Centra Articles

What Is Neuropsychological Testing And How Can It Help?

By: Gail Silverstein, PhD


Neuropsychological testing can provide diagnosis and a detailed description of learning disabilities, ADHD, post-concussion syndrome, and autism spectrum disorders as well as useful recommendations as to how to remediate or compensate for these problems. Testing provides a picture of how the person thinks and solves problems. Conclusions are based on a combination of background information, input from family members and/or teachers, my observations during the evaluation, and the test results. Testing yields a great deal of information which I will present and explain clearly in a test report. The information will be interpreted, summarized, and integrated so that the meanings and implications of it are clear. Sometimes people learn new information from the results of testing. Sometimes they learn new and more useful ways to think about what they have always known or to make sense of things which have always confused them. Most importantly, the results of the testing lead logically to recommendations for a productive course of action.


One important function of neuropsychological testing is to provide documentation of the need for accommodations, such as extra time, on tests such as the SAT, ACT, GRE, LSAT, MCAT, etc. Testing can also be used to help develop Individualized Educational Plans (IEP’s) and to document the need for accommodations in college or the workplace.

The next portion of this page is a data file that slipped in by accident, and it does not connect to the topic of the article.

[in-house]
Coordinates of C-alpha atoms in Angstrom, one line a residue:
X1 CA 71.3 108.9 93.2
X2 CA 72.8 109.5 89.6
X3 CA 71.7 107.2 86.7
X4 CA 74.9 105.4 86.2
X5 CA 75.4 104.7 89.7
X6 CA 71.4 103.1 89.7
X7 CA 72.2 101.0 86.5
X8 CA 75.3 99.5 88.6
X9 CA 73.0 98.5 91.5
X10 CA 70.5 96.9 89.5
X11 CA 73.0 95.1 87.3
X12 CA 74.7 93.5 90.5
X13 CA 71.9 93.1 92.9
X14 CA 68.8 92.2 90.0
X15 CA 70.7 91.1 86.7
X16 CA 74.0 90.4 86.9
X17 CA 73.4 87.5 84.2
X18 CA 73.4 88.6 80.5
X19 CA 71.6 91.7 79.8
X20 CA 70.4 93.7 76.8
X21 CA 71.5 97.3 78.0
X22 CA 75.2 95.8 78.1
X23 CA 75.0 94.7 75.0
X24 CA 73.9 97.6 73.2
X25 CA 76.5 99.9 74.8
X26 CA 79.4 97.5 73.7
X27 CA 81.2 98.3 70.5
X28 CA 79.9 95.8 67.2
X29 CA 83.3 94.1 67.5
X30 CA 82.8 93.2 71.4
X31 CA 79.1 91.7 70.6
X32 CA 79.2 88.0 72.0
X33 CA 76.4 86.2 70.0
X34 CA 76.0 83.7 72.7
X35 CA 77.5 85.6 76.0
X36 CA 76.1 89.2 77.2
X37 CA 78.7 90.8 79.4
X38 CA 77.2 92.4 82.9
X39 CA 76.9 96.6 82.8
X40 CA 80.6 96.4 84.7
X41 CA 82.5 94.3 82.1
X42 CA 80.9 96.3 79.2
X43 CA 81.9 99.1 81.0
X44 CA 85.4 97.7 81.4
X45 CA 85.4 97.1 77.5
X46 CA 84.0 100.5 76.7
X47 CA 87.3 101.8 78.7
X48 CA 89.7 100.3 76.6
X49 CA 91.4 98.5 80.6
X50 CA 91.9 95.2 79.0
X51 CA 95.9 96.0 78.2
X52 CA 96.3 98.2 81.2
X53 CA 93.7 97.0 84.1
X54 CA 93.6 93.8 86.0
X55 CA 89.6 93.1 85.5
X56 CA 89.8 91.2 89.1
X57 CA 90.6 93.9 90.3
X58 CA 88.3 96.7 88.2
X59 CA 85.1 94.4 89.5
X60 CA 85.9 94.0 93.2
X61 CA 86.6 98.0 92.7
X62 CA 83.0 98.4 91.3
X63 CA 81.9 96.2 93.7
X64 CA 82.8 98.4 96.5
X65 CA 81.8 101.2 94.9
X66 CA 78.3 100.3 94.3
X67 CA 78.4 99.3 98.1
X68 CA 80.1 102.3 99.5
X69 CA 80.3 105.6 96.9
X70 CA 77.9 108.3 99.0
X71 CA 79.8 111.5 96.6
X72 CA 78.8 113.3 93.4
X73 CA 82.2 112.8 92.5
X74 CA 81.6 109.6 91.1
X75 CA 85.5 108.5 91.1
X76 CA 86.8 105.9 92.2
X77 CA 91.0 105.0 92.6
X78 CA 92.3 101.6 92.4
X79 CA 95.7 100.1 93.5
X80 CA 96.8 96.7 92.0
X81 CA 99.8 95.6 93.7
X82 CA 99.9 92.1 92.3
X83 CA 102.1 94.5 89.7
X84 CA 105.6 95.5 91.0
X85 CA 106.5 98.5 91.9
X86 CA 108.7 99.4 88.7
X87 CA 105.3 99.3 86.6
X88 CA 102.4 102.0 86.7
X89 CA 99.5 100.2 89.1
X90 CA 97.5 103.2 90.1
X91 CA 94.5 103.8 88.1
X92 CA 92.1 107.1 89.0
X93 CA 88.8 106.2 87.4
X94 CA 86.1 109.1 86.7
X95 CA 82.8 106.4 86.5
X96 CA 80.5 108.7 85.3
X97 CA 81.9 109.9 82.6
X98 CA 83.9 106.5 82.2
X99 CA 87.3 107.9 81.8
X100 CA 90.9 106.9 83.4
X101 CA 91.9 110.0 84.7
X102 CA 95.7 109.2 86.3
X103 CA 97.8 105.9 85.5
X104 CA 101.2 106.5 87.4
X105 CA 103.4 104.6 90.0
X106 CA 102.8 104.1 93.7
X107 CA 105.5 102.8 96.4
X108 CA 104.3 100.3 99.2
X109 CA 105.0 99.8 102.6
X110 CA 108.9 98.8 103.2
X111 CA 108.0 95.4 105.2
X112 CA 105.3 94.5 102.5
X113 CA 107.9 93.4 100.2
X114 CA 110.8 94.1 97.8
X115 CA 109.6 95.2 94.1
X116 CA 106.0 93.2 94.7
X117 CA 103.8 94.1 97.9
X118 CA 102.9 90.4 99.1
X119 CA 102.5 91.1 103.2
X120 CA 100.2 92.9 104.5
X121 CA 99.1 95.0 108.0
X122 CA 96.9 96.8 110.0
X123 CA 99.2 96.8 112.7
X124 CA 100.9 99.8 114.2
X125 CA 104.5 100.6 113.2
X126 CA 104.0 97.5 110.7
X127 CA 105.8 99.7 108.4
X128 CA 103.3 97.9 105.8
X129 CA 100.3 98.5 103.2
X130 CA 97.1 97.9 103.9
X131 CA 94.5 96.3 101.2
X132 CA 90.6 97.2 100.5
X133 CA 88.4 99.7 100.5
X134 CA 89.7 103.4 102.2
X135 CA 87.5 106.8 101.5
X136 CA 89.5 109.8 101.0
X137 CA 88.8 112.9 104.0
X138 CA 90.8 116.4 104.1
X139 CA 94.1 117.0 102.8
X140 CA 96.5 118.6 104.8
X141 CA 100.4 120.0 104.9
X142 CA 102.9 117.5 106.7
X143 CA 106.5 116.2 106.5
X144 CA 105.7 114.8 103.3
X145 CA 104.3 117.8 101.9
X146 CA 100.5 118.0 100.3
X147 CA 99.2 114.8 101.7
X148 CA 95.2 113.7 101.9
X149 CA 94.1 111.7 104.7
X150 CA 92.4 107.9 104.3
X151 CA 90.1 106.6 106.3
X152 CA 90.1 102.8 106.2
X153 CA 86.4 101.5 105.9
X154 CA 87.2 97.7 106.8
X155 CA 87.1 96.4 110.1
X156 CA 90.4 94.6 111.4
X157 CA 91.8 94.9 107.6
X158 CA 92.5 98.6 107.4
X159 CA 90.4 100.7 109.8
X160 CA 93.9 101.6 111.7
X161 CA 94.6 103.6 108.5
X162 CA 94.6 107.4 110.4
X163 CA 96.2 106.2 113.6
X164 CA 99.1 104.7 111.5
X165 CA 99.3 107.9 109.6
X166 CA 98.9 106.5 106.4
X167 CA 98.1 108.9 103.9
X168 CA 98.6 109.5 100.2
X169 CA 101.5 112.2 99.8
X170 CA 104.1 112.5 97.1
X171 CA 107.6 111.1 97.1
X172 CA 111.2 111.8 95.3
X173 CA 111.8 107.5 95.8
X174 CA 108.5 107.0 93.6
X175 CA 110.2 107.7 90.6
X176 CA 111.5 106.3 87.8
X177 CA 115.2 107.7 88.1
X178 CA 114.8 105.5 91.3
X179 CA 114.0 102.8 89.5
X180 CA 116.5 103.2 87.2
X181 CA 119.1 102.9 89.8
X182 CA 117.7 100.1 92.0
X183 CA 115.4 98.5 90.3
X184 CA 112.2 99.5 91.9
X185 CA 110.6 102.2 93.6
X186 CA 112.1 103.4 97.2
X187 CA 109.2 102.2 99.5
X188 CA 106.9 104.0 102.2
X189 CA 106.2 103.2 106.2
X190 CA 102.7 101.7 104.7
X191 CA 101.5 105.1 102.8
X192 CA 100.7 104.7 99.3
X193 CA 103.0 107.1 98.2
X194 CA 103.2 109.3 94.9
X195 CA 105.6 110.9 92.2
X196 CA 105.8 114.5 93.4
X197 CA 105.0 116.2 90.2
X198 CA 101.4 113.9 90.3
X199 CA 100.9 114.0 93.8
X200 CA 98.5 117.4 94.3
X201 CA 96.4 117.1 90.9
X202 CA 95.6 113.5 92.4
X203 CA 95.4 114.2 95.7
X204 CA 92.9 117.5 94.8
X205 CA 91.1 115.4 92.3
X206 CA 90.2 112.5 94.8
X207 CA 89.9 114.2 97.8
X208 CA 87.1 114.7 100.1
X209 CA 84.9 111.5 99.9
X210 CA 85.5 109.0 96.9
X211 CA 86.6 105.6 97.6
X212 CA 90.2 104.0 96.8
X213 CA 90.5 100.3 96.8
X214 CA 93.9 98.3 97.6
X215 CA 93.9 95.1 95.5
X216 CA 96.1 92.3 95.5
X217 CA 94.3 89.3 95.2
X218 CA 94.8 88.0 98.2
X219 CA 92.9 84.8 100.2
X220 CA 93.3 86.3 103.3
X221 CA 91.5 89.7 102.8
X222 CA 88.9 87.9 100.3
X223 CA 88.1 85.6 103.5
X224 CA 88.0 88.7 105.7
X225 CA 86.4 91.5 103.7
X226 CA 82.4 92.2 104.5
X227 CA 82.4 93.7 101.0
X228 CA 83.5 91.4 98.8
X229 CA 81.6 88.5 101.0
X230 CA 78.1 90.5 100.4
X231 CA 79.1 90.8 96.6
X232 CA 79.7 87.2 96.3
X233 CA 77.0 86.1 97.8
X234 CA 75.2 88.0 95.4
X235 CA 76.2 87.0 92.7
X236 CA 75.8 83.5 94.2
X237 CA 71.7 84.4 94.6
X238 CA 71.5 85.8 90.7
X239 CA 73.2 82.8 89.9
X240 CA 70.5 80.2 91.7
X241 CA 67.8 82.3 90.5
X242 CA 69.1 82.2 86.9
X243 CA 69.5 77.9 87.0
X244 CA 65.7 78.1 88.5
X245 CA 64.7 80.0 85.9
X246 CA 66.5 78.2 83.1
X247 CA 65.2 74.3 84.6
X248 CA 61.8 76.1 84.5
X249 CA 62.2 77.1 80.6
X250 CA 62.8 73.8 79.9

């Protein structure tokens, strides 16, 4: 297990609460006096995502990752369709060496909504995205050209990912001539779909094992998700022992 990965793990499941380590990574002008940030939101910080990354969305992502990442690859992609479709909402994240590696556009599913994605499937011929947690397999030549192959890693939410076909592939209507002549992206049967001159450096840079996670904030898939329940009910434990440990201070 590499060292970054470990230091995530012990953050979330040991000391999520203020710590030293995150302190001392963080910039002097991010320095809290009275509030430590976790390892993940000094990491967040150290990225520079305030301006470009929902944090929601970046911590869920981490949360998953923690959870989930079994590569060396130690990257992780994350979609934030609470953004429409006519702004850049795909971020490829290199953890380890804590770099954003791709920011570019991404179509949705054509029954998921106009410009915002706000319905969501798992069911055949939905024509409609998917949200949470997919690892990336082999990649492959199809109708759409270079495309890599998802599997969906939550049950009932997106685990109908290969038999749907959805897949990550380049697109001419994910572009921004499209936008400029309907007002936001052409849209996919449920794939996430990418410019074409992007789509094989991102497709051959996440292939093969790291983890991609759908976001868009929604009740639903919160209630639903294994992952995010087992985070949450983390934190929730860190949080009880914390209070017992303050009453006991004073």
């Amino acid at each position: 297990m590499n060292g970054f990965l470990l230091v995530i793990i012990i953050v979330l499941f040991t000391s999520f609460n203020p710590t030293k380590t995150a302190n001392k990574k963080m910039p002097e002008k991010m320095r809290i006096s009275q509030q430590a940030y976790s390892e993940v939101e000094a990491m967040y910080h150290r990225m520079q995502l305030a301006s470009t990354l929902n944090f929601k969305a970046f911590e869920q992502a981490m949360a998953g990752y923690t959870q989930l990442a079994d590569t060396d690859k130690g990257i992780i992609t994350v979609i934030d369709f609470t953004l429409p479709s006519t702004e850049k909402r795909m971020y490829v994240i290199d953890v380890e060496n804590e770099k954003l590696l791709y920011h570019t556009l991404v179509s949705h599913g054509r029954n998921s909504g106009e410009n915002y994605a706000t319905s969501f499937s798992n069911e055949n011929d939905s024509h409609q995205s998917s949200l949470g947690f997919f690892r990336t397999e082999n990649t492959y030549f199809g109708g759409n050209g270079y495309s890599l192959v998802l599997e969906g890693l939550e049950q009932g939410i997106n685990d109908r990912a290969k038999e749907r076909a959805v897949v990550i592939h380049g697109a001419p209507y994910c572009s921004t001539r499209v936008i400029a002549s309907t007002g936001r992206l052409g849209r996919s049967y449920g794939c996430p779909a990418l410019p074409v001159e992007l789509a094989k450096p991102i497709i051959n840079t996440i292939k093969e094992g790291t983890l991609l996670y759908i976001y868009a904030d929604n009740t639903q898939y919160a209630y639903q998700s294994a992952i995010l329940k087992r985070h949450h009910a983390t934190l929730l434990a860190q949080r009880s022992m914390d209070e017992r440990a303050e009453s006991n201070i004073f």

When I do neuropsychological testing, I select the tests depending on the purpose and goals of the evaluation. I generally include all or part of an IQ test in order to get a baseline for realistic expectations. However, I always take into account the fact that IQ tests can be influenced by many things besides how smart a person is, including attention problems, language weaknesses, anxiety, depression, effort, and fatigue. I think of an IQ test as being basically a series of problems that you put in front of a person. The scores compare this person’s ability to solve these problems to the ability of other people the same age to solve the problems. The pattern of scores on different parts of the test helps me to get a picture of the person’s cognitive strengths and weaknesses. Careful observations of how the person goes about solving these problems and what types of errors they make in the process yields a wealth of valuable information. For example, one person may get an item wrong because he or she worked slowly and did not finish before the time limit expired. Another person may get the same item wrong because he or she responded quickly and impulsively and made a careless error. A third person may get the same item wrong because he or she was simply incapable of responding correctly. If these patterns persist over the entire testing, these three people may have the same scores but very different issues and need very different services or treatments.


I also generally include a variety of tests which measure executive functioning. Executive functioning is what allows us to apply our abilities in order to get things done. This includes sustaining attention and directing it to the proper place, self-control, organizing, planning, prioritizing, mental flexibility, and multi-tasking. People with ADHD generally have some executive functioning weaknesses, so these tests can help in the diagnosis of ADHD.